There are all sorts of problems with the “too big” criticism, not least the obvious question: what is the “right” size for a dwelling? Even if that question could be answered satisfactorily, there’s another – what should be done about it? Should there be regulations limiting the size of houses? Or perhaps a “McMansions” tax? I think there’s actually a sensible way to approach this issue which I’ll come to in due course. But I want to start with some pertinent observations.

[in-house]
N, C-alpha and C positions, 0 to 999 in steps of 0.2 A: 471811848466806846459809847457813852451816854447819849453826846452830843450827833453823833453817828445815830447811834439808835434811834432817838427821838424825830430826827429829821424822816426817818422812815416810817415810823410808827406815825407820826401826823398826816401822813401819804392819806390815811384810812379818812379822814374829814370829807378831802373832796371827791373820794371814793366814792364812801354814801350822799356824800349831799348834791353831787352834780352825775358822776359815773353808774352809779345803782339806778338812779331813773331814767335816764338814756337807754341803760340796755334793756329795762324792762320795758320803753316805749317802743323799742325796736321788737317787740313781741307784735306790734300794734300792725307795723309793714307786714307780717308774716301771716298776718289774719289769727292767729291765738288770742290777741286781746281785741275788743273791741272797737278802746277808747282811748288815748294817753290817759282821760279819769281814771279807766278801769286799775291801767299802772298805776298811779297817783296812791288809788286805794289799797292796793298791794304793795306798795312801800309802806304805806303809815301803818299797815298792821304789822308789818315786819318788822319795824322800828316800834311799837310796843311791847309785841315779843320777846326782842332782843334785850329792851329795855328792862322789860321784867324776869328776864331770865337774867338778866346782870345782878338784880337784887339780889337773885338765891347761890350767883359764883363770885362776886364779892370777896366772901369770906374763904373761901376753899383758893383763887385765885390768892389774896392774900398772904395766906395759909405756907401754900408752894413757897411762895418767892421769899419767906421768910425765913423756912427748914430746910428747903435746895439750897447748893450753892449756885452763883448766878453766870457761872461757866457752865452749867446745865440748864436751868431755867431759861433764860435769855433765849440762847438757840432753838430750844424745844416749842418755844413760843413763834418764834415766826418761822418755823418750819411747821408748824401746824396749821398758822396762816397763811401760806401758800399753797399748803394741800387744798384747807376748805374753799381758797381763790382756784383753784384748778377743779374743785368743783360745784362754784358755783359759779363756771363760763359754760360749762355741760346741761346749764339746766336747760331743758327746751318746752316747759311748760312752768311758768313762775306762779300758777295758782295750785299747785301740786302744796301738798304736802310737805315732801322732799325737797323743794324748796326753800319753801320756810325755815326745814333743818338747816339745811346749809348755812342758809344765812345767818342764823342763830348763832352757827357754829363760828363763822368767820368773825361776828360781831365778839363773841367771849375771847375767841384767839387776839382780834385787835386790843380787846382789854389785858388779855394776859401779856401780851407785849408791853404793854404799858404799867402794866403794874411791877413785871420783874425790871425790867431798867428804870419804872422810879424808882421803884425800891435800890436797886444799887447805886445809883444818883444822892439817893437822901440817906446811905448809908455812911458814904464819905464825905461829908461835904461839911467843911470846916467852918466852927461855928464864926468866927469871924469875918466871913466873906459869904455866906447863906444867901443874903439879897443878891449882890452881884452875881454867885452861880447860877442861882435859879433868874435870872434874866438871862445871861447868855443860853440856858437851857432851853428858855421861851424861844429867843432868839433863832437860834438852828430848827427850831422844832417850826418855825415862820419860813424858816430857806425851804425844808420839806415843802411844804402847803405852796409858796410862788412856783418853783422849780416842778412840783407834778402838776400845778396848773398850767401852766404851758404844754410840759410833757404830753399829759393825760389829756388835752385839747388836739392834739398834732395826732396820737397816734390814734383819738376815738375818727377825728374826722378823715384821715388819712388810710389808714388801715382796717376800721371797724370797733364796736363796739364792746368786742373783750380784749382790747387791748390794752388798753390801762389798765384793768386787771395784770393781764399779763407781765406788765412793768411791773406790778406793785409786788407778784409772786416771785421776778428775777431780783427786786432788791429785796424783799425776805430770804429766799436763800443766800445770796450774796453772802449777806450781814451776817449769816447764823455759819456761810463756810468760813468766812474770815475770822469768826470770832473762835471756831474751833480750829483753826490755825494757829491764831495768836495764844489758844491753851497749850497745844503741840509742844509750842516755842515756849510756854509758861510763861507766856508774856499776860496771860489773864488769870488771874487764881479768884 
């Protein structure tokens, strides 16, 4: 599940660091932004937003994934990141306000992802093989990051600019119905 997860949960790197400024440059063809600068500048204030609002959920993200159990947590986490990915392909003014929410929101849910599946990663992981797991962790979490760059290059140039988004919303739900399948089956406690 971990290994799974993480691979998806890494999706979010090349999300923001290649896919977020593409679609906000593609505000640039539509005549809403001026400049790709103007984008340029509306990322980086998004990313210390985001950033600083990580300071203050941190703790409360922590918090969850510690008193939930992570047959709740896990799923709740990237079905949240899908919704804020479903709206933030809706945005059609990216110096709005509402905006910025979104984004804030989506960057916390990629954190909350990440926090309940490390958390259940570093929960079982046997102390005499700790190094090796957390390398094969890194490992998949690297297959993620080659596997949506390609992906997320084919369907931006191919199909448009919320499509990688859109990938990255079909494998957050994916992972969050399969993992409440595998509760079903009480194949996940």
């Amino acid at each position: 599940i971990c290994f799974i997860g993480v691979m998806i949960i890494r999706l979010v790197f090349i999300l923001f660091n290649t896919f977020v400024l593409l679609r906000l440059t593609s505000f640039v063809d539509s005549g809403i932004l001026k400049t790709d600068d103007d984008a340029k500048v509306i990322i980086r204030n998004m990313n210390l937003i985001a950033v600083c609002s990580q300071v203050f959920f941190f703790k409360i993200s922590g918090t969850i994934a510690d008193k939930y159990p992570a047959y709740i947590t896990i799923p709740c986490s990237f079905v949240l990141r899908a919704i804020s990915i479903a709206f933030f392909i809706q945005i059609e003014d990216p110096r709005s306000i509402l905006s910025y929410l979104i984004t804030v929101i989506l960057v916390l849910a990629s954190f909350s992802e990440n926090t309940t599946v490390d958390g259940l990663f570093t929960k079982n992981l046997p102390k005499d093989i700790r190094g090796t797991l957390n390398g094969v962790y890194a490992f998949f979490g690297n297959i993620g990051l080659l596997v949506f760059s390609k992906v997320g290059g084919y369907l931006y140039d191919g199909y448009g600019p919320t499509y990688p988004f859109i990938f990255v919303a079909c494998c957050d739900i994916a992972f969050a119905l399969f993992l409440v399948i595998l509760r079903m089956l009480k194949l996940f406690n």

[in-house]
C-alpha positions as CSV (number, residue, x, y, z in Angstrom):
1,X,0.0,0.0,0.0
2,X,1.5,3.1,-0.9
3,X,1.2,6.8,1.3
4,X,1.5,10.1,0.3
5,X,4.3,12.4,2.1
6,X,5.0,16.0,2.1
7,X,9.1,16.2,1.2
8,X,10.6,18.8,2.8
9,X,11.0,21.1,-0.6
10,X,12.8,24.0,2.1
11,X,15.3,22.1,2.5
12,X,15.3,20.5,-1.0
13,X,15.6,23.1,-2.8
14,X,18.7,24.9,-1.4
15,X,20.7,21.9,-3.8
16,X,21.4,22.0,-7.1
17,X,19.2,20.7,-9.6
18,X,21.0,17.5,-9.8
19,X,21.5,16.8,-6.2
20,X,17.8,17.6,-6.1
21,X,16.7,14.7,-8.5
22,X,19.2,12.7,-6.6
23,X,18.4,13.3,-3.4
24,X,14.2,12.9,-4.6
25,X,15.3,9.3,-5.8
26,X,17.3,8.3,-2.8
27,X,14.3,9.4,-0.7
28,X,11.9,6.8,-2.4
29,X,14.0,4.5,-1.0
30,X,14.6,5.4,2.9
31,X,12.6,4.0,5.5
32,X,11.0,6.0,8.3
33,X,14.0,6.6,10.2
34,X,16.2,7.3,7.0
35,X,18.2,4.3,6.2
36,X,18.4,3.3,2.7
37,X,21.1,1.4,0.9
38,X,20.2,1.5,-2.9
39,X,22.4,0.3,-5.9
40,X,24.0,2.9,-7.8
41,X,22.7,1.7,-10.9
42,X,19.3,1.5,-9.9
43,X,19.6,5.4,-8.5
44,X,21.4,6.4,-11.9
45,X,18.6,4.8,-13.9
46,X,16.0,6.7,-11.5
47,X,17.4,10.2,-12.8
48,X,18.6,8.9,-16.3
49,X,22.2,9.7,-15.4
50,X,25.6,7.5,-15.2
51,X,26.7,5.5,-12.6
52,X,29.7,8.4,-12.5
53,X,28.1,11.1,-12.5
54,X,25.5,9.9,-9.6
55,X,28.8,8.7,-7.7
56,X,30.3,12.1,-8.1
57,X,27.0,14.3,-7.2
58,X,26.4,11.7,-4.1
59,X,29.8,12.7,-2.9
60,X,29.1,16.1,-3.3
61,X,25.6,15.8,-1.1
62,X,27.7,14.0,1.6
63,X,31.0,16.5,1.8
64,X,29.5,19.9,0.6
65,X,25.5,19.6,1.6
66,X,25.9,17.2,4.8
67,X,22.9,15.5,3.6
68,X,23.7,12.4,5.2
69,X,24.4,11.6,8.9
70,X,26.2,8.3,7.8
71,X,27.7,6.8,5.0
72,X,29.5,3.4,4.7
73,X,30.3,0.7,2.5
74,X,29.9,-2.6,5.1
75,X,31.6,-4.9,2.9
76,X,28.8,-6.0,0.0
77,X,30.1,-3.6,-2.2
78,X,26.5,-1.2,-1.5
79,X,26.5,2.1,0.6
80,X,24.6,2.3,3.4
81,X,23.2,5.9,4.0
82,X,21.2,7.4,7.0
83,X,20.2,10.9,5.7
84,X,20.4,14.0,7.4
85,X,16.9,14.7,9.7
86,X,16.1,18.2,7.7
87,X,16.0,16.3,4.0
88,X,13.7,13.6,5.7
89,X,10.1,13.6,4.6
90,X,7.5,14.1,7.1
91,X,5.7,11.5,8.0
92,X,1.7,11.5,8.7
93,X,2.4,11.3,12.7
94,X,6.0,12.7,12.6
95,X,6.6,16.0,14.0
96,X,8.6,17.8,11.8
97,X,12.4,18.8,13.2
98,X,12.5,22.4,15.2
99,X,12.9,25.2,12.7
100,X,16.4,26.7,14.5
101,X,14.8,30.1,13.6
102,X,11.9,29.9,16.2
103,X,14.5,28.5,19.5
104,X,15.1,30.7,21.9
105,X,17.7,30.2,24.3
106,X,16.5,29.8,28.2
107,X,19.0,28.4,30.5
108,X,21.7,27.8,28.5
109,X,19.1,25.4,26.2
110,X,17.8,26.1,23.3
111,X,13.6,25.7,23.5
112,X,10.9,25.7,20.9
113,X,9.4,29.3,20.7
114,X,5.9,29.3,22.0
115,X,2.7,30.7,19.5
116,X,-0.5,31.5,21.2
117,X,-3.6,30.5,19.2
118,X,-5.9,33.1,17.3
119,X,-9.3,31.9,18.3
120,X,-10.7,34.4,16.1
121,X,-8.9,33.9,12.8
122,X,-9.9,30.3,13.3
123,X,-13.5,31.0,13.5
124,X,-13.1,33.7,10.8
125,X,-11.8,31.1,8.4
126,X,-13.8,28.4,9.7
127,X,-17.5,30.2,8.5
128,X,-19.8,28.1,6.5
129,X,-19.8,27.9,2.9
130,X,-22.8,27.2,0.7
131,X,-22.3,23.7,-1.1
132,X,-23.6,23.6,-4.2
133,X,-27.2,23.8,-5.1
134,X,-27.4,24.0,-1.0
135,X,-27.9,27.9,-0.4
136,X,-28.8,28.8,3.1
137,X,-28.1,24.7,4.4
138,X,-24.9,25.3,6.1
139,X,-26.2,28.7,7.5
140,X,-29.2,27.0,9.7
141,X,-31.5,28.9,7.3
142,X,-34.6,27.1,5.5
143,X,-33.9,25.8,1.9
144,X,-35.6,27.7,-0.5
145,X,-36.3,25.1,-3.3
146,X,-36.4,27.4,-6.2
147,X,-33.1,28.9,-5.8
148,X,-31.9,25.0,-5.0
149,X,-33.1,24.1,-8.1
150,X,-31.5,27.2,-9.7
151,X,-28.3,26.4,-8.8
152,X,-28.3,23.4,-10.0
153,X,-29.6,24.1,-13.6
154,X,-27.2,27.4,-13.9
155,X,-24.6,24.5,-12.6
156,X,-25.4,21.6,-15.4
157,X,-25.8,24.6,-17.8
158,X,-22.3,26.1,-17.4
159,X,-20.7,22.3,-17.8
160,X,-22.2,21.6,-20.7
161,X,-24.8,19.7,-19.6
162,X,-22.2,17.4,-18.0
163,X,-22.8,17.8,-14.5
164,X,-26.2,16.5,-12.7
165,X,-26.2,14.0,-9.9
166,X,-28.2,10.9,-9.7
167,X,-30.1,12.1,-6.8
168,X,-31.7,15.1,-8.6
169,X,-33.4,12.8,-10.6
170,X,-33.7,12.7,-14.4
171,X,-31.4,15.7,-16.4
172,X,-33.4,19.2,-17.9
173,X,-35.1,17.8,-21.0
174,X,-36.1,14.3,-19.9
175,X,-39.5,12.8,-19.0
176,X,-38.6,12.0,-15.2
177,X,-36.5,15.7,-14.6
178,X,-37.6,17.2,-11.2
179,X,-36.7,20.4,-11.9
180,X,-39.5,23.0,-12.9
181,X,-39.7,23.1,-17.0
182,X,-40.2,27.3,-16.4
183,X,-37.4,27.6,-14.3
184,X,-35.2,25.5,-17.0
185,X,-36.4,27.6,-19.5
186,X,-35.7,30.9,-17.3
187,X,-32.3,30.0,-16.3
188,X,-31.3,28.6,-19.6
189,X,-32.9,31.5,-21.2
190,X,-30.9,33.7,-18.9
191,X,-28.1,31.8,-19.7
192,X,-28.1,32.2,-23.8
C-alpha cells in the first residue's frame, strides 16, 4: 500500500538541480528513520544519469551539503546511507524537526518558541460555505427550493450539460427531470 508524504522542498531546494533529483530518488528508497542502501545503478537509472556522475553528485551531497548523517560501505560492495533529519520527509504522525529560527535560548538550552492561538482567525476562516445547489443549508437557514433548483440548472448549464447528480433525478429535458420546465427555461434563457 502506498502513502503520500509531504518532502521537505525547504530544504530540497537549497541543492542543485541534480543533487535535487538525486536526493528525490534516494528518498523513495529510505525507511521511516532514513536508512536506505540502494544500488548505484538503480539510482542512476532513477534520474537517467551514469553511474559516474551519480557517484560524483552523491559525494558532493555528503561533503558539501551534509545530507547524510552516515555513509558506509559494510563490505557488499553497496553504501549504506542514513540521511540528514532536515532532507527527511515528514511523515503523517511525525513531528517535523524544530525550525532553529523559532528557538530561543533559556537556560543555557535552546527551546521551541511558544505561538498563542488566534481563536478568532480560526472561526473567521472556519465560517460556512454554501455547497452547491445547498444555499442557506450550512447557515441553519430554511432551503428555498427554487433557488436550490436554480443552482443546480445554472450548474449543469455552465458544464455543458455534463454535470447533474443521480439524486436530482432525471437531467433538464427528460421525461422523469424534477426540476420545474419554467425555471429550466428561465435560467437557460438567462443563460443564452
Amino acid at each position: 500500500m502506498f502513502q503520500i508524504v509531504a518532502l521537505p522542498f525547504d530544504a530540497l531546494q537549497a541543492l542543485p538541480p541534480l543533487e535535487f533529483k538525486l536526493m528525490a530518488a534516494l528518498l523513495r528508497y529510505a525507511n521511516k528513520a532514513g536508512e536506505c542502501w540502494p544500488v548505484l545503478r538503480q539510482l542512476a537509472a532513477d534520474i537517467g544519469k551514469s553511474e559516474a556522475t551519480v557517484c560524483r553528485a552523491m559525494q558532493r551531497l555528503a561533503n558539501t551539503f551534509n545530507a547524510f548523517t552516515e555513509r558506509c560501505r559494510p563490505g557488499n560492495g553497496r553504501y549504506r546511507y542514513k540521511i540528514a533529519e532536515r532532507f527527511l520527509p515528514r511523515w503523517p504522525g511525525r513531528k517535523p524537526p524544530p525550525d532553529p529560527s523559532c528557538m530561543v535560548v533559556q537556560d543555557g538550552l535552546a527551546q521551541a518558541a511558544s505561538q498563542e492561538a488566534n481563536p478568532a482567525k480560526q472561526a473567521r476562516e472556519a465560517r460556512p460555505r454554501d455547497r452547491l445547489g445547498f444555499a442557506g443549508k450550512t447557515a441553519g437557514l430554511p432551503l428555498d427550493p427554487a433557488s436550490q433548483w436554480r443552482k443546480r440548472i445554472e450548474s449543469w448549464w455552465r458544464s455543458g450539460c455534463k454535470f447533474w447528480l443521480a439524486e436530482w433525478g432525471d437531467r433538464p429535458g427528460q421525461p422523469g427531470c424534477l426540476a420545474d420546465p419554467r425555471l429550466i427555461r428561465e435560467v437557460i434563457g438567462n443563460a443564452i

First, greenfield houses mostly aren’t as big as epithets like “McMansion” imply. When Melburnians think “McMansion” they usually have in mind a two storey house like Metricon’s 530 m2 ‘Monarch’, which is more than double the size of the average greenfield house. In the US however, the term McMansion is reserved for much, much bigger houses on very large lots like Tony and Carmela’s spread in New Jersey (see first picture). The average house on Melbourne’s fringe, however, is a much more modest 238 m2 according to Dr Crawford’s own evidence. That’s big compared to an inner city apartment but it’s much smaller than the ‘Monarch’ and much smaller than any reasonable definition of a McMansion. Further, more than two thirds of houses in Melbourne’s greenfield areas are single story. Nearly half (47%) are smaller than 240 m2. Almost three quarters (74%) are smaller than 280 m2.